Resources to Keep Your Clean Energy Training Organization Relevant in the Age of COVID-19 Indeed we are living in strange and remarkable times. Just a few short weeks ago, none of us could have predicted how suddenly and dramatically our…
IREC is developing more than 25 online training modules for the U.S. Department of Energy Weatherization Assistance Program (WAP) administrative staff expected to be ready in early 2020.
IREC and WinnResidential team up with an innovative two-year project to implement cutting-edge workforce training programs with the goal of reducing energy expenditures in New York State-based properties managed by WinnCompanies.
Produced in conjunction with the interactive Solar Career Map are five short videos with 18 solar professionals that put real faces behind an expanding universe of solar energy occupations.
SITN’s successor program, the Solar Training Network, will continue the momentum started by the SITN. This new program seeks to meet the needs of the growing solar industry by continuing to build the network of solar training providers, job seekers and employers. The newly configured Solar Training Network will be led by our friends at The Solar Foundation.
As I write, there are many encouraging trends that point to continued growth and opportunity for the solar industry. The extension of the Investment Tax Credit, the historic Paris Agreement and the consistently impressive numbers from The Solar Foundation’s Solar Jobs Census, all indicate that the force is very much with the solar industry. The growing excitement about a solar future is reflected in questions we’ve received from attendees on recent webinars IREC’s hosted about the Solar Career Map.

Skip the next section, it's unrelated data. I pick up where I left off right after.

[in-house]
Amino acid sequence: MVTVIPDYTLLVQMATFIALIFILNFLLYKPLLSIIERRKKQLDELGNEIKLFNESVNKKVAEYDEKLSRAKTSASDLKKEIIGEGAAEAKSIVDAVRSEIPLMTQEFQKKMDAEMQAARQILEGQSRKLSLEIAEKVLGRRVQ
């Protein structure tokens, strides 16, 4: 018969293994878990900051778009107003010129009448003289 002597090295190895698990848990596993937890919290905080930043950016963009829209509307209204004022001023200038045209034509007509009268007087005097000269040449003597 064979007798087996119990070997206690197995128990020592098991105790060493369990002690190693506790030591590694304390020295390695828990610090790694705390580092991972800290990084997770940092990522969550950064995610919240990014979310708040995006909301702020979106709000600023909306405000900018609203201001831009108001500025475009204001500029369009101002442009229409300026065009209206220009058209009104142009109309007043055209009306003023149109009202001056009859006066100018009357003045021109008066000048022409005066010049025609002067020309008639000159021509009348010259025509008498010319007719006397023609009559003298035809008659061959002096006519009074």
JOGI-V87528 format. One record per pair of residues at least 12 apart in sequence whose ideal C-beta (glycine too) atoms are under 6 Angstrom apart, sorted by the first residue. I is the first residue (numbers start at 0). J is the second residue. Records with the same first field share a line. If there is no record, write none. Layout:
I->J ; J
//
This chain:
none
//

IREC President/CEO Jane Weissman recently spoke with David Corsar, of the National Wildlife Federation, about the Greenprint, a plan towards the goal of graduating more than 20 million “global sustainability citizens” by 2025; IREC; and the role of community colleges in supporting the clean energy economy.
How can solar instructors openly share best practices and engage in ongoing conversations aimed at making solar training and instruction the best it can be? Tim Wilhelm, professor and program coordinator Electrical Technology, Renewable Energy Program at Kankakee Community College (KCC), proposed the concept to the National Science Foundation, resulting in an NSF grant to develop the solar instructor of community practice.
Encouraging news was published last week. Avoiding any hyperbolic phrases, the facts speak for themselves. Almost 174,000 solar workers were counted in The Solar Foundation’s 2014 Census Report. Solar wears the Triple Crown: A carbon reducer, a secured energy provider, and a proven job enabler. Way to go solar energy industry. Now, how do we make sure the other shoe doesn’t drop?
Todd is IREC’s field coordinator for NYSERDA’s Renewable Energy, Energy Efficiency and Advanced Energy Technologies Workforce Development Program. He works primarily with NYSERDA’s 76 workforce development training providers, reviewing and reporting information to identify program needs and new training opportunities that will match skills with today’s and tomorrow’s clean energy jobs. He is also a 10-year veteran of the United States Marine Corps.